Students for "Sensible" Drug Policy

So we stumbled across this opinion piece on proposed reform of the HEA that would restore financial aid to students with drug possession convictions. The author is in favor of barring aid students with drug convictions. Here’s a breakdown and commentary of my favorite parts of this brilliant piece:
Remember the gigantic bust of students selling drugs this last spring? 75 students were busted selling marijuana, cocaine, and heroin out of several dorms and 5 Frat houses at San Diego State University.
I remember. That was the big drug bust that finally won the drug war wasn’t it? Go on, go on…
How many former users, are now to be allowed student loans again, (eligible again because of the progressive Democrat majority)? How many will begin to use drugs while in college? How many convicted users will “relapse” due to the stress of college and grades? Are drug users stable and reliable in the first place? Is it right to make loans to former users going to school when they didn’t care about the importance of keeping a good record in the first place?
Those damn progressives! How dare those “convicted users” get a second chance? Are drug users stable enough to go to school? I can’t believe this guy is serious. If I have a few beers with my dinner, am I not “stable” enough to go to work the next day? As you’ll see in the new book, Marijuana is SAFER, alcohol causes many more problems to society and to a persons health than marijuana. So you should also support removing aid from those that drink alcohol. And if you can find me one person that isn’t technically a drug user, we’ll end this whole thing right now… Ok then, I’ll keep going.
We have Democrat California Congressman George Miller, and 45 different cosponsors to thank for H.R. 3221; it overturns / reverses sections of the bill passed back in 1998 those sections were intended to keep drug use and drug dealers out of colleges. One has to wonder how the parents will feel about their children sharing a dorm room with a user or dealer.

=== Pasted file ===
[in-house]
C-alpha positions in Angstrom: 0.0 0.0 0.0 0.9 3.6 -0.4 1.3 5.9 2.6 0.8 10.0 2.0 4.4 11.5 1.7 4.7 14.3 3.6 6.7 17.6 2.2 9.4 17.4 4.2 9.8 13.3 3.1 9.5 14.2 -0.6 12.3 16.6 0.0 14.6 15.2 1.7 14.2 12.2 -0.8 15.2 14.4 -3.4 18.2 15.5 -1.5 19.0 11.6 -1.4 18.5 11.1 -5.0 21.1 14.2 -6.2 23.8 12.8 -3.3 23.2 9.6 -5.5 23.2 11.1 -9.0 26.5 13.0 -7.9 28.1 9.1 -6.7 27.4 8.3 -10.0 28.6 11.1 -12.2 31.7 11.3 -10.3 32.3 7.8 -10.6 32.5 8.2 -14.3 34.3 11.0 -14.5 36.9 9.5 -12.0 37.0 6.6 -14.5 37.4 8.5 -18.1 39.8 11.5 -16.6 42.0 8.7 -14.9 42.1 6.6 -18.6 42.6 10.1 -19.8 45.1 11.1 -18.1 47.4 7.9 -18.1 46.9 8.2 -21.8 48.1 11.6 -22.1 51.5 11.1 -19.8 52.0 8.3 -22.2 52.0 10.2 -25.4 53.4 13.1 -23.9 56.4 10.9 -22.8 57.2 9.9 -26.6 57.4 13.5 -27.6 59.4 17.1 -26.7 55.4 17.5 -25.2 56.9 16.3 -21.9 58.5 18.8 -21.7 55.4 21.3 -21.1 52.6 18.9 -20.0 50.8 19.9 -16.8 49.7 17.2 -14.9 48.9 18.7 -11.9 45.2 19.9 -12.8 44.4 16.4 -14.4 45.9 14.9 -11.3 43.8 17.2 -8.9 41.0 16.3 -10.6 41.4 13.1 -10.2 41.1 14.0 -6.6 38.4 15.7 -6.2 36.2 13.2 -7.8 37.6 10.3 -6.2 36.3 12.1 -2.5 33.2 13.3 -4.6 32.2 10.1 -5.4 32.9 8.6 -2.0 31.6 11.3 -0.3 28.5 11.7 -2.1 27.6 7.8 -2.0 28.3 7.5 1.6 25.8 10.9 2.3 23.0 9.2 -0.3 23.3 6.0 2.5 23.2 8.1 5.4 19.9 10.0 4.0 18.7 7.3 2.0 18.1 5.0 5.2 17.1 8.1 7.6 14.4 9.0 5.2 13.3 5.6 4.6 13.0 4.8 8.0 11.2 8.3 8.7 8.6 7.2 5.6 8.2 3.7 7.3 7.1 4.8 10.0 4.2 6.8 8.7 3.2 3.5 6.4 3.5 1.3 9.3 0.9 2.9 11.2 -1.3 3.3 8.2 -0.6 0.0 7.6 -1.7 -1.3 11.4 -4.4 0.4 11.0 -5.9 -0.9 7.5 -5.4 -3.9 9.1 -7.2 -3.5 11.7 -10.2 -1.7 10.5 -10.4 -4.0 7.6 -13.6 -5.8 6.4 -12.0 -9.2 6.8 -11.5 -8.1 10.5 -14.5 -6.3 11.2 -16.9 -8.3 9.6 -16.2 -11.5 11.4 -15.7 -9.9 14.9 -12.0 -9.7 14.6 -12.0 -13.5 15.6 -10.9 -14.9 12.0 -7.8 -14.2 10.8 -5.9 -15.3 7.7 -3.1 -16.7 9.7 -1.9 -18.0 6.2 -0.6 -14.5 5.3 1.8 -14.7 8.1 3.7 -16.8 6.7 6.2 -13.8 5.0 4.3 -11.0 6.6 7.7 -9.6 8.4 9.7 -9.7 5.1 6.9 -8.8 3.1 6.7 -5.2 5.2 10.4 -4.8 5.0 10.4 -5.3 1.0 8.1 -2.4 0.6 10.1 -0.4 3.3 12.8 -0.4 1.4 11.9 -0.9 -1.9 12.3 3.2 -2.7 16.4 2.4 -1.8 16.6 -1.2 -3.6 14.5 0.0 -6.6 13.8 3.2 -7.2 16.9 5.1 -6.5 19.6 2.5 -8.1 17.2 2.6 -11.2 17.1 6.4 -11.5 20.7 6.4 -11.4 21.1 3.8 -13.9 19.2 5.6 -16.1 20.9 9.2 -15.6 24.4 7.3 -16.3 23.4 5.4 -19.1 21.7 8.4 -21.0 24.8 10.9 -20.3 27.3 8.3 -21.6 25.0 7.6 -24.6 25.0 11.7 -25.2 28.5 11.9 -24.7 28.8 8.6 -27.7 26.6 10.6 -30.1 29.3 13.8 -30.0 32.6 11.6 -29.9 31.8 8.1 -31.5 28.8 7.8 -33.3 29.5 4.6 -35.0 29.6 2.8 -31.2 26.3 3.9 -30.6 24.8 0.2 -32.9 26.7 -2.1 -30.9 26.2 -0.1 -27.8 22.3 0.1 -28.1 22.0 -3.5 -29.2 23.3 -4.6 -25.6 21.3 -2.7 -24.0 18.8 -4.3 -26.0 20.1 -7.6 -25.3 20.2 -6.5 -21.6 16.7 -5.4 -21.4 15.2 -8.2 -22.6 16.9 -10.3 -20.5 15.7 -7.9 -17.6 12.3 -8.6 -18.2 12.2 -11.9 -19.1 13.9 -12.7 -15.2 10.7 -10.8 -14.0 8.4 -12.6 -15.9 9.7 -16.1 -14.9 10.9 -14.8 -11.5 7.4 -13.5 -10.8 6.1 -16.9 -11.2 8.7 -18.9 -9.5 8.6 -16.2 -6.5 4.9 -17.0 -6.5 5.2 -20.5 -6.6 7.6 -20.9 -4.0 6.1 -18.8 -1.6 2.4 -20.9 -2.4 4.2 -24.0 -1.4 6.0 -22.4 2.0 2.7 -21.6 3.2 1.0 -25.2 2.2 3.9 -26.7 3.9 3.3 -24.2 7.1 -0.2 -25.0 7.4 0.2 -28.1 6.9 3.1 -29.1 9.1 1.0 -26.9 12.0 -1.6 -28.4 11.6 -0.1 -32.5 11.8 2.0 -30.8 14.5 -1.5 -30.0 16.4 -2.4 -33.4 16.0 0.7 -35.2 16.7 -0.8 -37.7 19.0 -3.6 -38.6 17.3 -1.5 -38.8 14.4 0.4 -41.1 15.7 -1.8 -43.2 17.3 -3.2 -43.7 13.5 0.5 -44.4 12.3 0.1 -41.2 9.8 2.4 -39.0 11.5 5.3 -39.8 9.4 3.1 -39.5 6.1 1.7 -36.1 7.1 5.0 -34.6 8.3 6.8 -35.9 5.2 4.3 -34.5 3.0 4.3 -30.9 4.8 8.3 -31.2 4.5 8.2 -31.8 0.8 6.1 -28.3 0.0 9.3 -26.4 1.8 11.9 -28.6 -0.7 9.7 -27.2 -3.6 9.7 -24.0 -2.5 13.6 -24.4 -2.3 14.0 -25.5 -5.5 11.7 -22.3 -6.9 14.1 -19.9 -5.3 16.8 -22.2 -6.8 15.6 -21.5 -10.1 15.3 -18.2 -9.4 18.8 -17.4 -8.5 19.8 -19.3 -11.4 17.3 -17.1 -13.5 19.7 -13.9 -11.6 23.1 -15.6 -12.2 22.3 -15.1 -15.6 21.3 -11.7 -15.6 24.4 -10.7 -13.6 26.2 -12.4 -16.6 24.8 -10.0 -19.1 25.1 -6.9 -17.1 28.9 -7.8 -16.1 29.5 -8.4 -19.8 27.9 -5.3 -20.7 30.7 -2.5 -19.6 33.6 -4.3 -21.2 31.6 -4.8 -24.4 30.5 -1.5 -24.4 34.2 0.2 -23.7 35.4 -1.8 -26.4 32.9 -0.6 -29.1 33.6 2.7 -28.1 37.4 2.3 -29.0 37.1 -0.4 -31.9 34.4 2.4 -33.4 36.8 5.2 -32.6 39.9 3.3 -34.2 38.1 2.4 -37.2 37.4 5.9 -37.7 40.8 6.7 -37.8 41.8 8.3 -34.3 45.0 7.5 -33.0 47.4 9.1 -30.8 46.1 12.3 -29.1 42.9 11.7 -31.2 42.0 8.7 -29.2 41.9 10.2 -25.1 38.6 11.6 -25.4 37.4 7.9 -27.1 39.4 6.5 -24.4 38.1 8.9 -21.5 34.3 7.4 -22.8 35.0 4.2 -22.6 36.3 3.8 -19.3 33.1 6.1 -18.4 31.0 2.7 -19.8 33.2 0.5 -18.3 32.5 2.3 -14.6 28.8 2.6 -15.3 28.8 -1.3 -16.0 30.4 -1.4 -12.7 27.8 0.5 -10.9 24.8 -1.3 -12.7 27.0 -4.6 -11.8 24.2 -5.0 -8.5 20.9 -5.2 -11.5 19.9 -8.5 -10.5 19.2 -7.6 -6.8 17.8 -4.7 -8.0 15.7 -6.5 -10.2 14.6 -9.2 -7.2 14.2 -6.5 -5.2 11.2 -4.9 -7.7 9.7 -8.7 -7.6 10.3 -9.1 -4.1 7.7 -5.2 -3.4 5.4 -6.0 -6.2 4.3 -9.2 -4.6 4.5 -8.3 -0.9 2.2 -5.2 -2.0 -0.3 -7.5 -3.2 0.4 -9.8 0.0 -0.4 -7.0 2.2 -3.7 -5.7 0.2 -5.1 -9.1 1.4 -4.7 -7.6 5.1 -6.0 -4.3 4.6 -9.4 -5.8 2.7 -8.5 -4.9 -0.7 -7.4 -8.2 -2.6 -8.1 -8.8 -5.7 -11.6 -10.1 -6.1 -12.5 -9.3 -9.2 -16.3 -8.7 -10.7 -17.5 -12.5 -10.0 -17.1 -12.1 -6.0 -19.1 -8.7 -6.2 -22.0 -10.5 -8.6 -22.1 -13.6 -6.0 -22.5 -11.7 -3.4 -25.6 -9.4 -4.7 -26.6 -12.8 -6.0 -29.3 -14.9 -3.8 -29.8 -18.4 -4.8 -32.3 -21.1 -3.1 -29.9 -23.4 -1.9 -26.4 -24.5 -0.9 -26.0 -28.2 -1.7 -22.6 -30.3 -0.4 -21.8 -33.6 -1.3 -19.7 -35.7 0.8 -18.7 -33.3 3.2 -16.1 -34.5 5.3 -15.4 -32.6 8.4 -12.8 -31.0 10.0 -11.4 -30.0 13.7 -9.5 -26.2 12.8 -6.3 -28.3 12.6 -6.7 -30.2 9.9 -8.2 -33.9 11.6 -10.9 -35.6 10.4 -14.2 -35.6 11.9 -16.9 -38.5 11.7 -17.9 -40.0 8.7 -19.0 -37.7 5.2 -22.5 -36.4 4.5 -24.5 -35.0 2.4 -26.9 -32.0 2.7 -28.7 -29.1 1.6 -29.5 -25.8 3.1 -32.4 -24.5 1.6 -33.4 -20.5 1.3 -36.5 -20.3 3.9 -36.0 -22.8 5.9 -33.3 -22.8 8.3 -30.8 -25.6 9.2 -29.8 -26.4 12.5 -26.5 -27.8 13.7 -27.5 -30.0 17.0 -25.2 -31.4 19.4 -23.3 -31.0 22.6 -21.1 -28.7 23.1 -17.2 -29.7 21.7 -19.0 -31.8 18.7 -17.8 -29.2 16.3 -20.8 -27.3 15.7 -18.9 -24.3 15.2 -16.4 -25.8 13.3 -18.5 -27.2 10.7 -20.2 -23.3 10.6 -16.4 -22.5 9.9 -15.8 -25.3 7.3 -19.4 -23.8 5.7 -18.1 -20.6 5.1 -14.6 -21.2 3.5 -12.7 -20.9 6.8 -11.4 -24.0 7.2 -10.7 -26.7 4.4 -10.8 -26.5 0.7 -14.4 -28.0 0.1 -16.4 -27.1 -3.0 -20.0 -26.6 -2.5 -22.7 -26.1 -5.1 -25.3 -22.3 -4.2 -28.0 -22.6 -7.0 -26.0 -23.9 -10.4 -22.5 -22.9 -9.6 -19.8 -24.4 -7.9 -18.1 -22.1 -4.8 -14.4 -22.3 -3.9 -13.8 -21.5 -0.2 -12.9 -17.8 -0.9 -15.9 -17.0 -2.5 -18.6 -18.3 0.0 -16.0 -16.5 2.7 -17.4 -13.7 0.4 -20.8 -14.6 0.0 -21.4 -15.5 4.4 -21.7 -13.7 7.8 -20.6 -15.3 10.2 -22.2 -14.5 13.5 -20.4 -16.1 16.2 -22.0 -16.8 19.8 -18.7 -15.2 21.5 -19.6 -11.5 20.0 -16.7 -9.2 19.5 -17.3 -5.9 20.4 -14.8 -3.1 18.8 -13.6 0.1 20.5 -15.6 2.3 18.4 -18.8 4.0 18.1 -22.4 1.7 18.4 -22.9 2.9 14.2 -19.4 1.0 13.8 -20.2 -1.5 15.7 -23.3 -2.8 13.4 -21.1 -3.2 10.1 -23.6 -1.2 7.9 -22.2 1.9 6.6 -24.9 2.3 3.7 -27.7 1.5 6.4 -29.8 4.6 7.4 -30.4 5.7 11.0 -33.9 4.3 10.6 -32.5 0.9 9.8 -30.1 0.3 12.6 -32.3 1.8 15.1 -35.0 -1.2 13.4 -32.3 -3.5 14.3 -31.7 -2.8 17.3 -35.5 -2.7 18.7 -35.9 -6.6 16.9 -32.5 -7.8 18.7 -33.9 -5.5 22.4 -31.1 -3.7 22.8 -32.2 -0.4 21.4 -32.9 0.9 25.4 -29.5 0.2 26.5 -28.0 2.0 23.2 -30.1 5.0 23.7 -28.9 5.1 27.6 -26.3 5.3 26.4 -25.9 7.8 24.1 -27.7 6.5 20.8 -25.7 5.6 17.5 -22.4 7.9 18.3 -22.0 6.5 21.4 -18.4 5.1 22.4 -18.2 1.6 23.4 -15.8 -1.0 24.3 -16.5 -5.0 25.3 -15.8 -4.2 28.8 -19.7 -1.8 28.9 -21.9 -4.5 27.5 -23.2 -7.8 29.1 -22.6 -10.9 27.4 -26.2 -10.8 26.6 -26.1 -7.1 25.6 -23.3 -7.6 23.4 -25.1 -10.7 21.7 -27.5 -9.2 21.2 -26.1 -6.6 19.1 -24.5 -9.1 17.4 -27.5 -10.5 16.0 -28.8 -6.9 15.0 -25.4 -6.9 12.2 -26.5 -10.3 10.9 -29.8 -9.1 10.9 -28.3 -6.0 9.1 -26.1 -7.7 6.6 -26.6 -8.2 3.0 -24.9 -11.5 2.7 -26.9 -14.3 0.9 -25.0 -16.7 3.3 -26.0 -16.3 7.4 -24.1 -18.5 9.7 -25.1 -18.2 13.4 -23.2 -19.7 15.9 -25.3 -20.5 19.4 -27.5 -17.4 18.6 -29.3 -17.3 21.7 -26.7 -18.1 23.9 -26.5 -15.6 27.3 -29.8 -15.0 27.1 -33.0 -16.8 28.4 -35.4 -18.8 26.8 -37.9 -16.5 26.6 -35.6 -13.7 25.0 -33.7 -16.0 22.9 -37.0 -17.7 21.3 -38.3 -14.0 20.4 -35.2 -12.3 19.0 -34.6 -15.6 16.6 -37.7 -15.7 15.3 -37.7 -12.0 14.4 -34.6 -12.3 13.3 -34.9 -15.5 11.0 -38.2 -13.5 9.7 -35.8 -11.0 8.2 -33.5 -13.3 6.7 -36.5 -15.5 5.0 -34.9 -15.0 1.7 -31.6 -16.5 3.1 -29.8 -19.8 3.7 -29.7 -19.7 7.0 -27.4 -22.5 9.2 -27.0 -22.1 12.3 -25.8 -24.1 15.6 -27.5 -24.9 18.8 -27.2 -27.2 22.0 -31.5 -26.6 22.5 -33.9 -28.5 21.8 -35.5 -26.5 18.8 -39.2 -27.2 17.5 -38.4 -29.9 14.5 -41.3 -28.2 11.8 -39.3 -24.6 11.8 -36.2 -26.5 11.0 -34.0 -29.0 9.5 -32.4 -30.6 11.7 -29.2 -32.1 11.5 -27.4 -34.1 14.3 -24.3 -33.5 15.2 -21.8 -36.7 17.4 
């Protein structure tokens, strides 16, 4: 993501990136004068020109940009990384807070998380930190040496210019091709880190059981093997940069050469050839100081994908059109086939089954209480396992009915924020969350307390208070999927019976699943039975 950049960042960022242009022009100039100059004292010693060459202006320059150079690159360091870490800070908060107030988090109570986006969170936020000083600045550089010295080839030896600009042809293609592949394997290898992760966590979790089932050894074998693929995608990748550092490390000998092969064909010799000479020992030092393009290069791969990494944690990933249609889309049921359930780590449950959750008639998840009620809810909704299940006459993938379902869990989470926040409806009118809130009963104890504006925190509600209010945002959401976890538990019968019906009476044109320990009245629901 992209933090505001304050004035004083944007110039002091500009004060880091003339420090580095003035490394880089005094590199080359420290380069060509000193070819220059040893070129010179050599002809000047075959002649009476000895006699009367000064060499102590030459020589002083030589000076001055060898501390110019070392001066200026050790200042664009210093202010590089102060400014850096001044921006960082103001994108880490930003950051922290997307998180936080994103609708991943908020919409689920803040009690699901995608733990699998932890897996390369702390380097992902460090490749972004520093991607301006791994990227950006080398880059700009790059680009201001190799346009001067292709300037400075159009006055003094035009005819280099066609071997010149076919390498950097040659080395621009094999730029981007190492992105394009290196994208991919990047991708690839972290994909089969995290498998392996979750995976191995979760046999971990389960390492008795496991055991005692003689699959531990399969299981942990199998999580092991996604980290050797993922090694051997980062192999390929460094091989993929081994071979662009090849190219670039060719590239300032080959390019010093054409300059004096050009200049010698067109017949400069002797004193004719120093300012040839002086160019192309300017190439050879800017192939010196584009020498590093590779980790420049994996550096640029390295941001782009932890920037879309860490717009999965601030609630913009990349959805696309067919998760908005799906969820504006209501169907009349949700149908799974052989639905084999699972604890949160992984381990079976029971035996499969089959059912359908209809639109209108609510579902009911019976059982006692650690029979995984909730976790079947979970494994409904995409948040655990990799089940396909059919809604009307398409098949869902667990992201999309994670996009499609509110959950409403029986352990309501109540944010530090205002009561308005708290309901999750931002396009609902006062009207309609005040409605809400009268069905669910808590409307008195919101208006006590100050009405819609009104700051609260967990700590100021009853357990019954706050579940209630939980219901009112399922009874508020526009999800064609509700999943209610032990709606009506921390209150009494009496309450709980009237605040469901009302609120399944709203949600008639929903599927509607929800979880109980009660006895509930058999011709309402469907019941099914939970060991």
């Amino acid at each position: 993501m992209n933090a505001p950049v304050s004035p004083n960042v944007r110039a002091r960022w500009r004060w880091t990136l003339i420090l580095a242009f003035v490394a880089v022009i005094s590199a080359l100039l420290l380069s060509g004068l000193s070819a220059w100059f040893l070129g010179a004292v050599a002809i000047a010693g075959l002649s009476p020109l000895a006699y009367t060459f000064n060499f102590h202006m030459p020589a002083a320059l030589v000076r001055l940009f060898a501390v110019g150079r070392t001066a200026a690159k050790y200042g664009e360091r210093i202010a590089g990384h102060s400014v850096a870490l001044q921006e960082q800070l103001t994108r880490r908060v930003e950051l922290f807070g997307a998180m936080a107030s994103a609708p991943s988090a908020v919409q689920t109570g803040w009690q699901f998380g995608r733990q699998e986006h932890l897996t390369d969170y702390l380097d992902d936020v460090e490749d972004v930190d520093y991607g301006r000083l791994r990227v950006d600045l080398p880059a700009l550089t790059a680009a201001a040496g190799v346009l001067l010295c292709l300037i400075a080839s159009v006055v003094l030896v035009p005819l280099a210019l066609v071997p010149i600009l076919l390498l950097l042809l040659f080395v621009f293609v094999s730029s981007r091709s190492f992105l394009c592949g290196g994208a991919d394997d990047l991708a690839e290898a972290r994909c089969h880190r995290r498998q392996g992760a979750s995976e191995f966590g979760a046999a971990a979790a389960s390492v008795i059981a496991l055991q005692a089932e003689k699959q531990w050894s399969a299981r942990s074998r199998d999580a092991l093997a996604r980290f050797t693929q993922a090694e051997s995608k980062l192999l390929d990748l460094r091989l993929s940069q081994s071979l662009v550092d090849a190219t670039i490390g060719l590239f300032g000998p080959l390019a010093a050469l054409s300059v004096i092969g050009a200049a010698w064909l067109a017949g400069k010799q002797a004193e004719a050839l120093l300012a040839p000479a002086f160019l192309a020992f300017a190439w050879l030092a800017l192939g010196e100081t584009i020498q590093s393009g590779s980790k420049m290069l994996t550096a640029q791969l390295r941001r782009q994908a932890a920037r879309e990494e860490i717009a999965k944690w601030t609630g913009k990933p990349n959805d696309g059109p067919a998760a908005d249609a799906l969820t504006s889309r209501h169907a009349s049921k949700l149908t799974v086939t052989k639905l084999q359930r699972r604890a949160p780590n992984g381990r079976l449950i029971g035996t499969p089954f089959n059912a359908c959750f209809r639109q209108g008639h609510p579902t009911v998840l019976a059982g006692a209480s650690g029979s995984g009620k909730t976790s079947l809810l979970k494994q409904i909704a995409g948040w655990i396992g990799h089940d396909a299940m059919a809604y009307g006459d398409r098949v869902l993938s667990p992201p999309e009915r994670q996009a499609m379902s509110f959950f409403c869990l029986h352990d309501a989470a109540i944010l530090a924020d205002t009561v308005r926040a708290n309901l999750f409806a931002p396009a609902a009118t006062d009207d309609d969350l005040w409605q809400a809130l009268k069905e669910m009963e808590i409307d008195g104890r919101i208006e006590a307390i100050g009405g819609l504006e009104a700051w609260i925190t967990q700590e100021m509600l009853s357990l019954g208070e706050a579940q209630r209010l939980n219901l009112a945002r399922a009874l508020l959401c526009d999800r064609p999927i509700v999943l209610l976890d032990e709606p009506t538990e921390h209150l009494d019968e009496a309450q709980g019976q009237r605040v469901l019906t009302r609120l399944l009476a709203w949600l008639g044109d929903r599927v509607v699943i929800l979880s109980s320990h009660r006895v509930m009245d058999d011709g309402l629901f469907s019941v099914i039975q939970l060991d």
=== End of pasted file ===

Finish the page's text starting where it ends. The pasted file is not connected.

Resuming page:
Here’s a newsflash: the bill didn’t work! The HEA Aid Elimination Penalty did not work to keep drug dealers out of colleges, drugs off our streets or out of children’s hands. If it did, students wouldn’t be buying drugs or using them at the rate that you quoted: “Of 18 – 22 year old college students illicit drug use was at 37.5% – while non-student use for the same age group was 38.4%” And really, if this prohibition thing works so well, and we’ve been doing it for decades, why are drug use rates so high? Oh that’s right… blame the progressives!
Kris Krane, (executive director) of Students for “Sensible” Drug Policy, (a pro-drug group) called the old law requiring the student to qualify by keeping clean, ”unfair because of double jeopardy” – and that it impacted students of color and low income more than others. Other than users and legalizers, Adam Wolf, staff attorney for the ACLU and parents whose children began using drugs and lost their student loans over the last decade, would probably support reform.
So now SSDP is a “pro-drug group” and the Sensible in SSDP is in quotations. Gimme a break. I doubt he even read our mission statement. He couldn’t have read it before calling us pro-drug. Calling us pro drug is about as ignorant as calling someone that is against the war in Iraq a terrorist. This guy didn’t do ANY research before writing this! Its really kind of funny! I mean, a simple google search of Aid Elimination Penalty bring ups CHEAR – The Coalition for Higher Education Act Reform which, aside from “users and legalizers” includes some of these organizations: American Bar Association American Council on Education United States Student Association National Association of Criminal Defense Lawyers United Church of Christ Building Better Lives for Our Communities and Kids (Building BLOCK) Center for Juvenile and Criminal Justice Center for Women Policy Studies Center on Juvenile and Criminal Justice Oh and about 390 other organizations and 115 student governments including: Yale University (also has a scholarship program for students that have lost aid) Brown University (also has a scholarship program for students that have lost aid) Franklin Pierce University Columbia University Dartmouth College George Washington University He ends it all with a fine piece of advice for learning about drug policy:
If you’re interested, there’s numbers of others … just go to the DEA website and search university students and drugs …
Brilliant! Why didn’t I think of that? That’s all I’ve got for now.